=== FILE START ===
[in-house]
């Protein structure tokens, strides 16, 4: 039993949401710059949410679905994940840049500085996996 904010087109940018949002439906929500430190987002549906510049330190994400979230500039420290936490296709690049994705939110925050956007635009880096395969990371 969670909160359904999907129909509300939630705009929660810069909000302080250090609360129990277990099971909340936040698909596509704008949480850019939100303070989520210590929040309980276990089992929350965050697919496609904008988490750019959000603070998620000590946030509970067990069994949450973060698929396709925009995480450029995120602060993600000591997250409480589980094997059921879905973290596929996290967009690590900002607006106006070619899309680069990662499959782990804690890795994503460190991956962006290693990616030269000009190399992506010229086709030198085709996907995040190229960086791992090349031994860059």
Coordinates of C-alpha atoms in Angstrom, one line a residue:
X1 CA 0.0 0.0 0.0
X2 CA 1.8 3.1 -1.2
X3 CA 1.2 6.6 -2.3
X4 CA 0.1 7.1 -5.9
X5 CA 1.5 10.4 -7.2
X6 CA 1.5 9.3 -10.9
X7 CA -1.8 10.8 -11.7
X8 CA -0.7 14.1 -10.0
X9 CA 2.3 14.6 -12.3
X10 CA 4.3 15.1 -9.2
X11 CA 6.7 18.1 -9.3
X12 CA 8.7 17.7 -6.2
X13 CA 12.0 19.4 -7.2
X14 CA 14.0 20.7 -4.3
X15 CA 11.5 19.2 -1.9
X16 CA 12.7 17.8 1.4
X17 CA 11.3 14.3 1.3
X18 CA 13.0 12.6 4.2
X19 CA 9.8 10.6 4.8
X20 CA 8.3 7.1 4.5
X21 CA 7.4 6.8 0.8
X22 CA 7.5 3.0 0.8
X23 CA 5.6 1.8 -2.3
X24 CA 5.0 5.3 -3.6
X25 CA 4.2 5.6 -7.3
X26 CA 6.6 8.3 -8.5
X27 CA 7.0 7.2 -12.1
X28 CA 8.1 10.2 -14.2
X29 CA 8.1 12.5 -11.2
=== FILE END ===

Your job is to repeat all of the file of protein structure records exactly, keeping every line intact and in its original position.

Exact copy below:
[in-house]
């Protein structure tokens, strides 16, 4: 039993949401710059949410679905994940840049500085996996 904010087109940018949002439906929500430190987002549906510049330190994400979230500039420290936490296709690049994705939110925050956007635009880096395969990371 969670909160359904999907129909509300939630705009929660810069909000302080250090609360129990277990099971909340936040698909596509704008949480850019939100303070989520210590929040309980276990089992929350965050697919496609904008988490750019959000603070998620000590946030509970067990069994949450973060698929396709925009995480450029995120602060993600000591997250409480589980094997059921879905973290596929996290967009690590900002607006106006070619899309680069990662499959782990804690890795994503460190991956962006290693990616030269000009190399992506010229086709030198085709996907995040190229960086791992090349031994860059």
Coordinates of C-alpha atoms in Angstrom, one line a residue:
X1 CA 0.0 0.0 0.0
X2 CA 1.8 3.1 -1.2
X3 CA 1.2 6.6 -2.3
X4 CA 0.1 7.1 -5.9
X5 CA 1.5 10.4 -7.2
X6 CA 1.5 9.3 -10.9
X7 CA -1.8 10.8 -11.7
X8 CA -0.7 14.1 -10.0
X9 CA 2.3 14.6 -12.3
X10 CA 4.3 15.1 -9.2
X11 CA 6.7 18.1 -9.3
X12 CA 8.7 17.7 -6.2
X13 CA 12.0 19.4 -7.2
X14 CA 14.0 20.7 -4.3
X15 CA 11.5 19.2 -1.9
X16 CA 12.7 17.8 1.4
X17 CA 11.3 14.3 1.3
X18 CA 13.0 12.6 4.2
X19 CA 9.8 10.6 4.8
X20 CA 8.3 7.1 4.5
X21 CA 7.4 6.8 0.8
X22 CA 7.5 3.0 0.8
X23 CA 5.6 1.8 -2.3
X24 CA 5.0 5.3 -3.6
X25 CA 4.2 5.6 -7.3
X26 CA 6.6 8.3 -8.5
X27 CA 7.0 7.2 -12.1
X28 CA 8.1 10.2 -14.2
X29 CA 8.1 12.5 -11.2